Much of the praise throughout went to those saints in the third, fourth, and early fifth centuries who had kept the faith orthodox. For instance, we not only remembered John Chrysostom and Athanasius, we also praised the 318 representatives who were present at Nicaea, as well as those who followed them at Constantinople and Ephesus years later! Keeping up the chant was not only the bishop and priest, but an all-male choir in their white gowns which were a cross between the Muslim prayer group from Friday midday prayer and the Krishna Consciousness instrumental band--complete with small hand cymbals and triangle. The guy on the triangle could really boogie.

Afterwards, we retreated to an Egyptian restaurant--the Blue Nile--which happened to be closed. So, we settled for a breakfast menu at a rather funky bar/cafe attached to a local co-op. Lots of eggs and hashbrowns were consumed by all. It also gave me a chance to get to know my traveling companions better. Suffice it to say that I came away with a greater appreciation for the eclecticism that makes up St. John's School of Theology. Even the ride back to Collegeville was much appreciated--thanks partly to having stood for over two hours and needing to rest a bit.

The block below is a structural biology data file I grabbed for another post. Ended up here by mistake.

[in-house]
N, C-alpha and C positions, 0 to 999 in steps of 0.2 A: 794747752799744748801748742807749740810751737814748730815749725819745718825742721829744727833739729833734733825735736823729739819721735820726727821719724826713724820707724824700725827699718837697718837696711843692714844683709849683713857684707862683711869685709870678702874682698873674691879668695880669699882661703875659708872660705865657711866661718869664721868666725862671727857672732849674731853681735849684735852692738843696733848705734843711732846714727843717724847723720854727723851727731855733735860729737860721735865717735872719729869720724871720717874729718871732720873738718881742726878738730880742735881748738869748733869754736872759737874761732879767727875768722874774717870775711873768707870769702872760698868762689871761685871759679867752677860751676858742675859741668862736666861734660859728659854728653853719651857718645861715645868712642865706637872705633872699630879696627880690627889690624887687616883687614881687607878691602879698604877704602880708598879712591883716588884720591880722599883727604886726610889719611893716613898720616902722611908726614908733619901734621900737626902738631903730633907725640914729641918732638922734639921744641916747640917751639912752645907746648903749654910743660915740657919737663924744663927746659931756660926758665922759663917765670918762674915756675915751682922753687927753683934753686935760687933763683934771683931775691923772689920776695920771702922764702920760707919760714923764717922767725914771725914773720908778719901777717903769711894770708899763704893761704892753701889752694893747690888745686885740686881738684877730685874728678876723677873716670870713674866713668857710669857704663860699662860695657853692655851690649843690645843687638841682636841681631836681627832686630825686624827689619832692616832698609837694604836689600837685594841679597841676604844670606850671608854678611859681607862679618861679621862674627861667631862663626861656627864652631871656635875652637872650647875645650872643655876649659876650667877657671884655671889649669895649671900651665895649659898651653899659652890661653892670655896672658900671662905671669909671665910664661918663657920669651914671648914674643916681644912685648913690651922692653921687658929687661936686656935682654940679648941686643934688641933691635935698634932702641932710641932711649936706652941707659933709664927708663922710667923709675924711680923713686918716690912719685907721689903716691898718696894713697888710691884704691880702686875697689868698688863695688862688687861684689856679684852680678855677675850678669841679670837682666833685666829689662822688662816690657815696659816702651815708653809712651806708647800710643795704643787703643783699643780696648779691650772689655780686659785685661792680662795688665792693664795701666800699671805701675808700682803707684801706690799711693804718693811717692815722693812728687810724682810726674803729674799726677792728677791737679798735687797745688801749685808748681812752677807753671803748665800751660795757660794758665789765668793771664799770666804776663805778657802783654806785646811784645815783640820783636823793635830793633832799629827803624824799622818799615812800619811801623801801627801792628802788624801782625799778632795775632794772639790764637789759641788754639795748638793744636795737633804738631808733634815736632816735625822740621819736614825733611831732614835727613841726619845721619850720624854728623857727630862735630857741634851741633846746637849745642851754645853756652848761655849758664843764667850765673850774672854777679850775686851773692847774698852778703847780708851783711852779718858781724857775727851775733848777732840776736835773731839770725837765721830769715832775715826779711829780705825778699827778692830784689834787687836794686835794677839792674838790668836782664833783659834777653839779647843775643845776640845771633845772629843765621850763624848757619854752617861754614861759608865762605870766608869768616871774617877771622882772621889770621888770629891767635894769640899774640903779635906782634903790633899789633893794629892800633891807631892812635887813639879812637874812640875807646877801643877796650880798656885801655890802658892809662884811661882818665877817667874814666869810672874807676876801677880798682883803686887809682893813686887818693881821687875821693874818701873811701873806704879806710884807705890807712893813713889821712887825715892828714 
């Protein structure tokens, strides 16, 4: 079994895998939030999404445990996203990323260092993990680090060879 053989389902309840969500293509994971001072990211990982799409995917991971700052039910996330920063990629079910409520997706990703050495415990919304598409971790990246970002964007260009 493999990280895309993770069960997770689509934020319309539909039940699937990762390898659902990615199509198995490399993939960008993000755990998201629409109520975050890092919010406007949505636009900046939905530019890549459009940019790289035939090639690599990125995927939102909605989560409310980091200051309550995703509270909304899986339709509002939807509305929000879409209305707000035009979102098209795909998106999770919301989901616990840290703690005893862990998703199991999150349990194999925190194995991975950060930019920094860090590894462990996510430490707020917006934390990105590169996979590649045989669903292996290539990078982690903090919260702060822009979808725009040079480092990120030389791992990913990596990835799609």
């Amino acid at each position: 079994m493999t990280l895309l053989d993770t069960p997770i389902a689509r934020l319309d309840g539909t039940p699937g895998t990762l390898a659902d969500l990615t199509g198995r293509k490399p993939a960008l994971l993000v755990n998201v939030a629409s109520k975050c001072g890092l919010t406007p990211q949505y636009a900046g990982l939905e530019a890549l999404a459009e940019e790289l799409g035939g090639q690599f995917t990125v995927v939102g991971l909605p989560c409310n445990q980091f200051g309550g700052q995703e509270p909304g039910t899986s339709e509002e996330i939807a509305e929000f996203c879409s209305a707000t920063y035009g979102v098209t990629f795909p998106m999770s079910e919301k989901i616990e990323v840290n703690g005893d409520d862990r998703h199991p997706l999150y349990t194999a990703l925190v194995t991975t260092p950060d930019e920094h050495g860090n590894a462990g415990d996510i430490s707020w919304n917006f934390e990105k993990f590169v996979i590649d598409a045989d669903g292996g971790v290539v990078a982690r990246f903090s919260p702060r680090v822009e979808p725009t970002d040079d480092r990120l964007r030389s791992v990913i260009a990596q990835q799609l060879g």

Friday, November 17, 2006

An Early Thanksgiving Celebration

One of the joys of this sabbatical has been the wonderful Benedictine hospitality which has pervaded the entire semester. This applies not just to the monastery itself, but especially to the School of Theology and, more particularly, my colleagues at the Ecumenical Institute. We all seem to gravitate towards regular cycles of food and laughter--perhaps to offset the intense experience of research and writing which makes up the majority of our time here.